Heritable mutations in the BAP1 tumor suppressor gene predispose individuals to mesothelioma and other cancers. However, a large-scale assessment of germline BAP1 mutation incidence and associated clinical features in mesothelioma patients with a family history of cancer has not been reported. Therefore, we examined the germline BAP1 mutation status of 150 mesothelioma patients with a family history of cancer, 50 asbestos-exposed control individuals with a family history of cancers other than mesothelioma, and 153 asbestos-exposed individuals without familial cancer. No BAP1 alterations were found in control cohorts, but were identified in nine of 150 mesothelioma cases (6%) with a family history of cancer. Alterations among these cases were characterized by both missense and frameshift mutations, and enzymatic activity of BAP1 missense mutants was decreased compared with wild-type BAP1. Furthermore, BAP1 mutation carriers developed mesothelioma at an earlier age that was more often peritoneal than pleural (five of nine) and exhibited improved long-term survival compared to mesothelioma patients without BAP1 mutations. Moreover, many tumors harboring BAP1 germline mutations were associated with BAP1 syndrome, including mesothelioma and ocular/cutaneous melanomas, as well as renal, breast, lung, gastric, and basal cell carcinomas. Collectively, these findings suggest that mesothelioma patients presenting with a family history of cancer should be considered for BAP1 genetic testing to identify those individuals who might benefit from further screening and routine monitoring for the purpose of early detection and intervention.

  9. A role of BRCA1 and BRCA2 germline mutations in breast cancer susceptibility within Sardinian population

    PubMed Central

    2009-01-01

    Background In recent years, numerous studies have assessed the prevalence of germline mutations in BRCA1 and BRCA2 genes in various cohorts. We here extensively investigated the prevalence and geographical distribution of BRCA1-2 mutations in the entire genetically-homogeneous Sardinian population. The occurrence of phenotypic characteristics which may be predictive for the presence of BRCA1-2 germline mutations was also evaluated. Methods Three hundred and forty-eight breast cancer patients presenting a familial recurrence of invasive breast or ovarian carcinoma with at least two affected family members were screened for BRCA1-2 mutations by DHPLC analysis and DNA sequencing. Association of BRCA1 and BRCA2 mutational status with clinical and pathological parameters was evaluated by Pearson's Chi-Squared test. Results and Conclusion Overall, 8 BRCA1 and 5 BRCA2 deleterious mutations were detected in 35/348 (10%) families; majority (23/35;66%) of mutations was found in BRCA2 gene. The geographical distribution of BRCA1-2 mutations was related to three specific large areas of Sardinia, reflecting its ancient history: a) the Northern area, linguistically different from the rest of the island (where a BRCA2 c.8764_8765delAG mutation with founder effect was predominant); b) the Middle area, land of the ancient Sardinian population (where BRCA2 mutations are still more common than BRCA1 mutations); and c) the South-Western area, with many Phoenician and Carthaginian locations (where BRCA1 mutations are prevalent). We also found that phenotypic features such as high tumor grading and lack of expression of estrogen/progesterone receptors together with age at diagnosis and presence of ovarian cancer in the family may be predictive for the presence of BRCA1-2 germline mutations. PMID:19619314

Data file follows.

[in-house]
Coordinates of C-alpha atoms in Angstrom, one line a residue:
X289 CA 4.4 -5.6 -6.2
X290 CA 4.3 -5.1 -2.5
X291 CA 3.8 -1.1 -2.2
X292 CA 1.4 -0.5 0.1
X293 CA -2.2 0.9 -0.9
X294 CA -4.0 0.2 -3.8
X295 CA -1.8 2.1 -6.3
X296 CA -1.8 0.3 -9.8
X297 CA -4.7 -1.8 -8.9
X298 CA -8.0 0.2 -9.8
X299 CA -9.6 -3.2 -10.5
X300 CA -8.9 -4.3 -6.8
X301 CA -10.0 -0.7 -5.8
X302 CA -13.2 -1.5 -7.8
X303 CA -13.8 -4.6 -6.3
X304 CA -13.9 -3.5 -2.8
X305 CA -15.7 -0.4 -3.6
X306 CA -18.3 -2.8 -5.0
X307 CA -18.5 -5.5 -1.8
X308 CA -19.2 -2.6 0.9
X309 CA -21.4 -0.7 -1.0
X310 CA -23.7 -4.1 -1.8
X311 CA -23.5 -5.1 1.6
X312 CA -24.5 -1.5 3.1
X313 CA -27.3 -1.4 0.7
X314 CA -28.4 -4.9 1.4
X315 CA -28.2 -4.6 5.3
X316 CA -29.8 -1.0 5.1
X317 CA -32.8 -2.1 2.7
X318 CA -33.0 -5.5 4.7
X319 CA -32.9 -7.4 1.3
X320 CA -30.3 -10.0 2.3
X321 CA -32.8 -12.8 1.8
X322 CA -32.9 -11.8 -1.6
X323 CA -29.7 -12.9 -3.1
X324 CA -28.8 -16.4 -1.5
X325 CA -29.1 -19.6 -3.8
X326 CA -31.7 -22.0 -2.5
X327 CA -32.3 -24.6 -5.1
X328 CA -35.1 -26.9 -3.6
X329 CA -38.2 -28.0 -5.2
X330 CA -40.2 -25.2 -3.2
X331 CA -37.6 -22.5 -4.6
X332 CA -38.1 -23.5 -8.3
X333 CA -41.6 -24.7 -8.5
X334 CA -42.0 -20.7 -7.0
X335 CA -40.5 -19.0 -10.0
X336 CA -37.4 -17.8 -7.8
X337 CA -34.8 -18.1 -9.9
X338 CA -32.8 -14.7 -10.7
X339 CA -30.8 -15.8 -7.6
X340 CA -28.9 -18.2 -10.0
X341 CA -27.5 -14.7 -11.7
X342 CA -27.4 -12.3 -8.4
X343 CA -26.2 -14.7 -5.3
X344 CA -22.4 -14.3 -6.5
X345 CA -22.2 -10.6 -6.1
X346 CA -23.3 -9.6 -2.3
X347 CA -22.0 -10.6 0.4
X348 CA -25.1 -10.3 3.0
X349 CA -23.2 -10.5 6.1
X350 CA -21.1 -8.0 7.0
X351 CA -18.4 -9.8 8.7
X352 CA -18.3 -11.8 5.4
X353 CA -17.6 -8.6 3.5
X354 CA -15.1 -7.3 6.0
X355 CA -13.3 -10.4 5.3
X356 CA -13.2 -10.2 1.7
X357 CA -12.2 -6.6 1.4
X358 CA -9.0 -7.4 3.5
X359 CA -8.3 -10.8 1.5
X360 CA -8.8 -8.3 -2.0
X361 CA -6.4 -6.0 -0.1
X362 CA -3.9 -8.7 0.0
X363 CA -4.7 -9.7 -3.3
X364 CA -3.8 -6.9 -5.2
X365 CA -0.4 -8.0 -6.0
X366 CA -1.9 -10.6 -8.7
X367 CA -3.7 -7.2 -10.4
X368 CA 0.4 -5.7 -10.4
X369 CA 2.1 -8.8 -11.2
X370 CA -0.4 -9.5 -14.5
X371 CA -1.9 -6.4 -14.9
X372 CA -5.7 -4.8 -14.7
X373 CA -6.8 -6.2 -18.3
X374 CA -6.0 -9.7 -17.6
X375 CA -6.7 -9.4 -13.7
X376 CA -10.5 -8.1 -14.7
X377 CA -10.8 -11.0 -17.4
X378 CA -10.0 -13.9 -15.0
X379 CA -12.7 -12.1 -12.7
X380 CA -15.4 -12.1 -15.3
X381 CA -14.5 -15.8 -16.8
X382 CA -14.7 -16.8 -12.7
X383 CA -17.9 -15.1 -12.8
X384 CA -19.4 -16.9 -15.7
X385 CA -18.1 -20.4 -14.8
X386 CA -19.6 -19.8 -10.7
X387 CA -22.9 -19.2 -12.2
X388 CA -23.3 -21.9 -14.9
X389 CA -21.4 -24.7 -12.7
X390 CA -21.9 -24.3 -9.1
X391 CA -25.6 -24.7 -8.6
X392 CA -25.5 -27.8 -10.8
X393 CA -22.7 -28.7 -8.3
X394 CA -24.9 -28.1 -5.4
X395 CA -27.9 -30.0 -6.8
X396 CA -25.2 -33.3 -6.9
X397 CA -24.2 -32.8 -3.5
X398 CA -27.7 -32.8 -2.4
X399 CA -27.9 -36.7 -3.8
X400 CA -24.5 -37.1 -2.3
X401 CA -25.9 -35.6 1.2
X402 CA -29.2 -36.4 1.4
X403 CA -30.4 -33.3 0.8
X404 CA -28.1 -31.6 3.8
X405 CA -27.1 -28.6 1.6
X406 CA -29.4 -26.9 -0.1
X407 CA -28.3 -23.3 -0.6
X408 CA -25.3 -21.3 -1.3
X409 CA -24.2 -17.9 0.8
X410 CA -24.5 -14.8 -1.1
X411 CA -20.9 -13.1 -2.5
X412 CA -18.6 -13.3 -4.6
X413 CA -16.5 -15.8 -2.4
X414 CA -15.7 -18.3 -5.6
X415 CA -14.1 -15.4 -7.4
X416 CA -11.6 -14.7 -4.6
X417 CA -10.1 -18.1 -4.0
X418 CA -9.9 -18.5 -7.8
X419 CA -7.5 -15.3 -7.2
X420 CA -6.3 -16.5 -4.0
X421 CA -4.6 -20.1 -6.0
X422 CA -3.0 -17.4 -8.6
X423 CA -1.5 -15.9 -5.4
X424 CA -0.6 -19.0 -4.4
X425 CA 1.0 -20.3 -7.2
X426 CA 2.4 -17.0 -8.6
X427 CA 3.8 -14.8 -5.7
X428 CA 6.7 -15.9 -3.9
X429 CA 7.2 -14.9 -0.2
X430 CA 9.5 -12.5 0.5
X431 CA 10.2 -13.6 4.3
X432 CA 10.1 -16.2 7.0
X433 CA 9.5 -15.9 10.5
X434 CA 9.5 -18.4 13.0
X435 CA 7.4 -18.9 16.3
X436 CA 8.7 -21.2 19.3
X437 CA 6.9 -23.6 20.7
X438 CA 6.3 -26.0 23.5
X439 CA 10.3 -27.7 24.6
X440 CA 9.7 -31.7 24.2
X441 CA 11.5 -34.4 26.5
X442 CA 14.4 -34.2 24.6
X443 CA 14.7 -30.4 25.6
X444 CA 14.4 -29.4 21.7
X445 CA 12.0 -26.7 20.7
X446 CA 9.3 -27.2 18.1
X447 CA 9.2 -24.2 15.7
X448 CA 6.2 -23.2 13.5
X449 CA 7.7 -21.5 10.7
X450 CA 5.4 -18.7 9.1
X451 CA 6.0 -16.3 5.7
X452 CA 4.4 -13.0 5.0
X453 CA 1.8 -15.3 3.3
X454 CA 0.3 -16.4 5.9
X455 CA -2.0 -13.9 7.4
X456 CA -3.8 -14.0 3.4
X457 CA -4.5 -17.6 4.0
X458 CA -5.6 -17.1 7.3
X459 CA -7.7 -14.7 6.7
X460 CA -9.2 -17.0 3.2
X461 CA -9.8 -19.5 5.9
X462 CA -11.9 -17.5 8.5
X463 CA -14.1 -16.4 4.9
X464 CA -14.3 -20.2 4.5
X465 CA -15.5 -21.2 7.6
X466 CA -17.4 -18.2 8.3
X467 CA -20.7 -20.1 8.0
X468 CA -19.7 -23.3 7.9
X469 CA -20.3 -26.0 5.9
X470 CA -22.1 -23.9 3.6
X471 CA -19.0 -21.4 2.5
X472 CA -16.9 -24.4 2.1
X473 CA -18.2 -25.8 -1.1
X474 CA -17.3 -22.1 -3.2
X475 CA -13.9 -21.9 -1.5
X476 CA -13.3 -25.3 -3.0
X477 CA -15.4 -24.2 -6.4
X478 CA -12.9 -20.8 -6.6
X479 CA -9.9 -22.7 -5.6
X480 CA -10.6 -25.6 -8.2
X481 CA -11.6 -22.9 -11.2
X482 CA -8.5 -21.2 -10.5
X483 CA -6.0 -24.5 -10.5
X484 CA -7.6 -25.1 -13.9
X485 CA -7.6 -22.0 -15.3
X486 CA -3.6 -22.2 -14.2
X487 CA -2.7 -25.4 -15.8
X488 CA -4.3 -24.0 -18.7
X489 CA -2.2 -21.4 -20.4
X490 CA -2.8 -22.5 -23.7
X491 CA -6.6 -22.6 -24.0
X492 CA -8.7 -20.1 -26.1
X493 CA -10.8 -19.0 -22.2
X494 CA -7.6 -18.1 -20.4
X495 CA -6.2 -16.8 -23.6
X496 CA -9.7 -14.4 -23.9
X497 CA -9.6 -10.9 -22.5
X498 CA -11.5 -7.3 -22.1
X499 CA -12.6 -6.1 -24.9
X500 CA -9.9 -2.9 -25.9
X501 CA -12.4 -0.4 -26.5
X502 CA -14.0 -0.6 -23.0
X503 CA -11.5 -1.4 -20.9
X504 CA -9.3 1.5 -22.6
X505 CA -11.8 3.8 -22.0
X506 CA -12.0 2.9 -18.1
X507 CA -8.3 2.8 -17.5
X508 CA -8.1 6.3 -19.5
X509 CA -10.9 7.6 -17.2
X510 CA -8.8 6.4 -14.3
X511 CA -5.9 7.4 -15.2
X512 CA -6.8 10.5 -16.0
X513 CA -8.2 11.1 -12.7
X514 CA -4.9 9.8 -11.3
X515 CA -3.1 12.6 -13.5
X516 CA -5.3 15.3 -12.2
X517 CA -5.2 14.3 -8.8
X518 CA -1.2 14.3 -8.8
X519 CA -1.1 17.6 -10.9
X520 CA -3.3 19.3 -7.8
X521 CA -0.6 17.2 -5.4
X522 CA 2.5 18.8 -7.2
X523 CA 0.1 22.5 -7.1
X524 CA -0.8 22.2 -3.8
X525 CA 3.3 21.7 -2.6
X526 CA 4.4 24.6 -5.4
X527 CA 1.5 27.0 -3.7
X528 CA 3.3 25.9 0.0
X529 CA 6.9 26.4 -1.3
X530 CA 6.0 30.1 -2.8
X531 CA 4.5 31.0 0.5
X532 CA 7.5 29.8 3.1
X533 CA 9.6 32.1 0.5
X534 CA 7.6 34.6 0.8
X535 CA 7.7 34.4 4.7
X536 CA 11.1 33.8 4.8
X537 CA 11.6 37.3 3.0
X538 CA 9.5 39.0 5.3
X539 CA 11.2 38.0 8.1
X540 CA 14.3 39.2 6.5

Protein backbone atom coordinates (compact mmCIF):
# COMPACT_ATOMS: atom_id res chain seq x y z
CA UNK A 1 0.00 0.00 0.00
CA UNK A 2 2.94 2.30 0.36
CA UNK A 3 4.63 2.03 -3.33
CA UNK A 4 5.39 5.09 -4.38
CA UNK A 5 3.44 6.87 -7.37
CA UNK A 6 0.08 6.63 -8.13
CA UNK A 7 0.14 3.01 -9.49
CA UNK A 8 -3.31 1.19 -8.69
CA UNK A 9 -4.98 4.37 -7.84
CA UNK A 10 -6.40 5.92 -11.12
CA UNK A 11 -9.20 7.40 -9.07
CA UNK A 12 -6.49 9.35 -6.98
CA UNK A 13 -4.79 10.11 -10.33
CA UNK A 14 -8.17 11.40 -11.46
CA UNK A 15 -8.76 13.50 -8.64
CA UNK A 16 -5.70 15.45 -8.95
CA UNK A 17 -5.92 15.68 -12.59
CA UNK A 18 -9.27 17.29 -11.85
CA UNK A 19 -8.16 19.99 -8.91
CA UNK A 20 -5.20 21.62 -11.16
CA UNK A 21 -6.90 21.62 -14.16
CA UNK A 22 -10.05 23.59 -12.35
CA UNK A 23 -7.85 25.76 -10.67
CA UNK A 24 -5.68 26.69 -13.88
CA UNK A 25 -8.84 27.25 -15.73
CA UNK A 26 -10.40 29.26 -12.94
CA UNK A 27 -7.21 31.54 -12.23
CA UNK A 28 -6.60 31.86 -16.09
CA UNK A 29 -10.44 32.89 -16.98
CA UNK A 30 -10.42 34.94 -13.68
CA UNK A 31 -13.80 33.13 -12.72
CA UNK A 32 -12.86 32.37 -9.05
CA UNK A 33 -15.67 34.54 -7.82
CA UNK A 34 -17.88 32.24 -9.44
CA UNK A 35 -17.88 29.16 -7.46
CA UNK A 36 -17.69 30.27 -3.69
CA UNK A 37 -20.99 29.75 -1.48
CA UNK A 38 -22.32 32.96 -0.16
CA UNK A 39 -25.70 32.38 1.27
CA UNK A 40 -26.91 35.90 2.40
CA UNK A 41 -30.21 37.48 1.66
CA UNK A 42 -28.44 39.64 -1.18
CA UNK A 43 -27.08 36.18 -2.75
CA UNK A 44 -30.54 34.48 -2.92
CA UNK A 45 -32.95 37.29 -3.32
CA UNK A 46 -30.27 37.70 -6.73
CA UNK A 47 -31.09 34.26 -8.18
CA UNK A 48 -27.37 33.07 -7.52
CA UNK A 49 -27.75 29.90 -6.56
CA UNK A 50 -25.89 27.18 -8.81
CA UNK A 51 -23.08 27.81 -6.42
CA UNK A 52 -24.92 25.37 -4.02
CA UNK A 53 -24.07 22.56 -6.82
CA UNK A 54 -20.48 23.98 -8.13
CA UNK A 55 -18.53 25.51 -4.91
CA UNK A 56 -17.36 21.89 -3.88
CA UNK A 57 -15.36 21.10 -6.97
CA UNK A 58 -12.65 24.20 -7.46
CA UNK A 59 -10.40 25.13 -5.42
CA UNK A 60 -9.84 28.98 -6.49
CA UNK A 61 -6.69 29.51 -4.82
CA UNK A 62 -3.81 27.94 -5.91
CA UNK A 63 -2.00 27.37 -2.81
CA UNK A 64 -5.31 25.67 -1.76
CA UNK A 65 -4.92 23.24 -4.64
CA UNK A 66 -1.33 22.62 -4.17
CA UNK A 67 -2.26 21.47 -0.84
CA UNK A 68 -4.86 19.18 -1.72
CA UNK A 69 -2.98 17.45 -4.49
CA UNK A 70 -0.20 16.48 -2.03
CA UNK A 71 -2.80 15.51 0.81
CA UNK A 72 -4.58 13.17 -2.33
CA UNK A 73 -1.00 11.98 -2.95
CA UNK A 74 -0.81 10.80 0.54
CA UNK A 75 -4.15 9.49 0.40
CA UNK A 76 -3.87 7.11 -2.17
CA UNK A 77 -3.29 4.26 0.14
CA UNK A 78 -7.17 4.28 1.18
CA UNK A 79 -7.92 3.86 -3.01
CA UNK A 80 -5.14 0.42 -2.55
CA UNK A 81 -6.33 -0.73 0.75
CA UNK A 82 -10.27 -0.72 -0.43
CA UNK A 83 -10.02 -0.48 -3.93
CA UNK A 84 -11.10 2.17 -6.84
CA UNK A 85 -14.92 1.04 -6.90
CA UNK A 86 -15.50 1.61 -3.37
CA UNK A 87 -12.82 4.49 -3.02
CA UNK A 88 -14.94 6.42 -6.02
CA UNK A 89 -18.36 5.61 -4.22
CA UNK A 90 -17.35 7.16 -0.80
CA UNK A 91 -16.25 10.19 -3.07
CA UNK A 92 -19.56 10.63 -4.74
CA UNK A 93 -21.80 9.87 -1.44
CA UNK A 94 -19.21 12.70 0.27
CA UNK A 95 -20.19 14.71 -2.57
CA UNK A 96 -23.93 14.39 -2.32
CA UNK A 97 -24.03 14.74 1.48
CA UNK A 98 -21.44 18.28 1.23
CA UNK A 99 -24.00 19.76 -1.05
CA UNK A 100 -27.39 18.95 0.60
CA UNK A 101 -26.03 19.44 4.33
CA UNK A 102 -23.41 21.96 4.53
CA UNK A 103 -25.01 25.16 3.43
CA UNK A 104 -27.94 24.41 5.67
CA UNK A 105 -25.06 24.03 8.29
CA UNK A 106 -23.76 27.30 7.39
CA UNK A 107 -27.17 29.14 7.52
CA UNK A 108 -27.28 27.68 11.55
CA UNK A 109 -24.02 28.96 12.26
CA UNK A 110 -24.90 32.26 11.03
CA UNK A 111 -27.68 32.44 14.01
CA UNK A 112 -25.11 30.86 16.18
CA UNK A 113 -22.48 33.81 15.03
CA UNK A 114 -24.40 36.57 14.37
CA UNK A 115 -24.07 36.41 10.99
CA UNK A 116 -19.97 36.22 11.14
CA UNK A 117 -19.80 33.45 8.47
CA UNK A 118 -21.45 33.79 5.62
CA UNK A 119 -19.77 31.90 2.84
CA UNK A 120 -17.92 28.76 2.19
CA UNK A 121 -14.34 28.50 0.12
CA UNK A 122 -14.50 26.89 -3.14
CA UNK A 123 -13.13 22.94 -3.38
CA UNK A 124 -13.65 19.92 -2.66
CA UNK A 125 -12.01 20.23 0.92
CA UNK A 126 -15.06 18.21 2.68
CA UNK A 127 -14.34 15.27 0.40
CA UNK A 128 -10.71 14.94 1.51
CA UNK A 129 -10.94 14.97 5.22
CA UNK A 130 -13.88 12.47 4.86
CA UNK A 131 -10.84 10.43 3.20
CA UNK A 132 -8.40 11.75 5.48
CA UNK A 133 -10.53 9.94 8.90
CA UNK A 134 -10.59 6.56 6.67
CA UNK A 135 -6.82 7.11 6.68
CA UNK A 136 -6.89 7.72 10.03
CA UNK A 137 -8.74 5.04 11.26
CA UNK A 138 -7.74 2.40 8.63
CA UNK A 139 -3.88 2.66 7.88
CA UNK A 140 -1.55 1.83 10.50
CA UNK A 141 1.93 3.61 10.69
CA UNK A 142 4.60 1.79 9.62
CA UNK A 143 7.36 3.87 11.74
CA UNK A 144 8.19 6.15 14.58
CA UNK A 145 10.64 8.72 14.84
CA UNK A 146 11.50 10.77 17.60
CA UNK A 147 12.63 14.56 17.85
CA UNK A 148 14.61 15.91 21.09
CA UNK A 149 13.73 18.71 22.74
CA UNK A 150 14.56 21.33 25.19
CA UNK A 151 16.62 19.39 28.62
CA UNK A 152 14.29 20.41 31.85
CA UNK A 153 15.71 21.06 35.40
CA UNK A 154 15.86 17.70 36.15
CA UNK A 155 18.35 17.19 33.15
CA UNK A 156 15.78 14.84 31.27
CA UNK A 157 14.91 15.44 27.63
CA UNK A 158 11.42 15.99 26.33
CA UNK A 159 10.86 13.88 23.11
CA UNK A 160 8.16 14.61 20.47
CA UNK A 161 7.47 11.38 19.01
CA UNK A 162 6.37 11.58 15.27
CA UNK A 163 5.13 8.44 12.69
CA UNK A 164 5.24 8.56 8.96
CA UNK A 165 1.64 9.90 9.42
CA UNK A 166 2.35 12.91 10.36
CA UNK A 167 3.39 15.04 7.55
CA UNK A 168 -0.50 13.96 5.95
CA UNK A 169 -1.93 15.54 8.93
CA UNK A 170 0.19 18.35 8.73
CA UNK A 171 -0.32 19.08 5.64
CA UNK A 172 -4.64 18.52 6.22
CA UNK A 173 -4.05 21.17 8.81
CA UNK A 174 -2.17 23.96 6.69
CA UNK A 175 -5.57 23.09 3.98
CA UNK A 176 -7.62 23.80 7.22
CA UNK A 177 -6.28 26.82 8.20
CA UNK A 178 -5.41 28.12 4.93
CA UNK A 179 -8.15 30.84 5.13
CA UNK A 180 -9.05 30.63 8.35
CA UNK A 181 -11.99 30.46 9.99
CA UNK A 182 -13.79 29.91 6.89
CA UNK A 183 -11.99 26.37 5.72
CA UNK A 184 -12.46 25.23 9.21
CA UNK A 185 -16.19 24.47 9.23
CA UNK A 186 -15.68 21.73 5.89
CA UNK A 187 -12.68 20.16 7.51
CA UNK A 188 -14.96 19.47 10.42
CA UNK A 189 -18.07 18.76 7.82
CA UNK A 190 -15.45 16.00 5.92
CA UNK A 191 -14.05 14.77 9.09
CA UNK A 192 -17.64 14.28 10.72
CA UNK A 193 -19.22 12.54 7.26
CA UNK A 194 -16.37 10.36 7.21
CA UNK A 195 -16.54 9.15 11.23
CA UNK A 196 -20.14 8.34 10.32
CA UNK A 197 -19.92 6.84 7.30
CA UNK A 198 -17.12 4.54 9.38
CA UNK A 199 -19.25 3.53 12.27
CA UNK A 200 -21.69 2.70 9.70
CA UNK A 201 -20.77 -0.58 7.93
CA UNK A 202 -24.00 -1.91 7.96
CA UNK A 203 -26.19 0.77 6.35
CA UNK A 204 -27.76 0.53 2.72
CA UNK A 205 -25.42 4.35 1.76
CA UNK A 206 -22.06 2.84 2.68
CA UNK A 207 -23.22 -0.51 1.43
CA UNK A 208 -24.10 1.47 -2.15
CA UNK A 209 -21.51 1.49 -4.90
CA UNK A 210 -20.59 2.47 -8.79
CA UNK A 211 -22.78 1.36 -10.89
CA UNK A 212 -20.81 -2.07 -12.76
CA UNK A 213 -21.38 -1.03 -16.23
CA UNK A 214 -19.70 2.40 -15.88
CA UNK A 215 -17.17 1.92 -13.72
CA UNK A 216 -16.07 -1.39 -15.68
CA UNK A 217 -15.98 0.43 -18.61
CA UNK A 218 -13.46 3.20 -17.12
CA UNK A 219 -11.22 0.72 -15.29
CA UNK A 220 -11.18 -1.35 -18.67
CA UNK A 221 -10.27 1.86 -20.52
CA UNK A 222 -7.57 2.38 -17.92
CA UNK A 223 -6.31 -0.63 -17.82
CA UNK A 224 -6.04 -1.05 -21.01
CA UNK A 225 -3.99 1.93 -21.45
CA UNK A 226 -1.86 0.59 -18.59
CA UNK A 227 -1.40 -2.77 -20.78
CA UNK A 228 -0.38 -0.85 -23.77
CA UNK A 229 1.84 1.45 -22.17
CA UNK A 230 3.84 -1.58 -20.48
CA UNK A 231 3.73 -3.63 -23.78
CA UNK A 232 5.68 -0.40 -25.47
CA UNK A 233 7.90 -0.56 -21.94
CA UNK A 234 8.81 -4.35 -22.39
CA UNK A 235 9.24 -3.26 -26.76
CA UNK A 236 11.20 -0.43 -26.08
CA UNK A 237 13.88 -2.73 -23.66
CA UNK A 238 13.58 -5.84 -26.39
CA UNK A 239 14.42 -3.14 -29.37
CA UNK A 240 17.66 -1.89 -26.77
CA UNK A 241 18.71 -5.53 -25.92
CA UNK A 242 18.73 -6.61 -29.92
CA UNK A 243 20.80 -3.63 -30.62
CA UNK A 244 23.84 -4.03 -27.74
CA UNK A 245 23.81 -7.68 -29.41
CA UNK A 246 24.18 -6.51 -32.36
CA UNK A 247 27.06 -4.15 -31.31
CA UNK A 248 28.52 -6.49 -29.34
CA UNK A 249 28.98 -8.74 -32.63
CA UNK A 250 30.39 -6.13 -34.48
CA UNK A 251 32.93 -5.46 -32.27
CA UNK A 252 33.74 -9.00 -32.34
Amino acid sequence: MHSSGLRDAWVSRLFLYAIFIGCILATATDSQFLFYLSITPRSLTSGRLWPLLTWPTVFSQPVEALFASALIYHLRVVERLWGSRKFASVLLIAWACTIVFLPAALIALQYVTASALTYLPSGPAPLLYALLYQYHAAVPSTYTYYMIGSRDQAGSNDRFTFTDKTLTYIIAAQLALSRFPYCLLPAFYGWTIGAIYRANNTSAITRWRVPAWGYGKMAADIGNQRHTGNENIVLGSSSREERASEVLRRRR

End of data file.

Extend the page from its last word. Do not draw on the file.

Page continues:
10. Association of CDK4 germline and BRAF somatic mutations in a patient with multiple primary melanomas and BRAF inhibitor resistance.

    PubMed

    Governa, Maurizio; Caprarella, Evelina; Dalla Pozza, Edoardo; Vigato, Enrico; Maritan, Monia; Caputo, Glenda G; Zannoni, Marina; Rosina, Paolo; Elefanti, Lisa; Stagni, Camilla; Menin, Chiara

    2015-10-01

    Many genetic alterations, including predisposing or somatic mutations, may contribute toward the development of melanoma. Although CDKN2A and CDK4 are high-penetrance genes for melanoma, MC1R is a low-penetrance gene that has been associated most consistently with the disease. Moreover, BRAF is the most frequently somatically altered oncogene and is a validated therapeutic target in melanoma. This paper reports a case of multiple primary melanoma with germline CDK4 mutation, MC1R variant, and somatic BRAF mutation in nine out of 10 melanomas, indicating that a common pathogenesis, because of a predisposing genetic background, may be shared among distinct subsequent melanomas of probable clonal origin. After 3 months of targeted therapy with BRAF inhibitor, our patient developed resistance with rapid progression of the disease leading to death. This is the first case in which early resistance to BRAF inhibitor has been reported in a patient with CDK4 germline mutation.

  11. Spontaneous and irradiation-induced tumor susceptibility in BRCA2 germline mutant mice and cooperative effects with a p53 germline mutation.

    PubMed

    McAllister, Kimberly A; Houle, Christopher D; Malphurs, Jason; Ward, Toni; Collins, N Keith; Gersch, William; Wharey, Laura; Seely, John C; Betz, Laura; Bennett, L Michelle; Wiseman, Roger W; Davis, Barbara J

    2006-01-01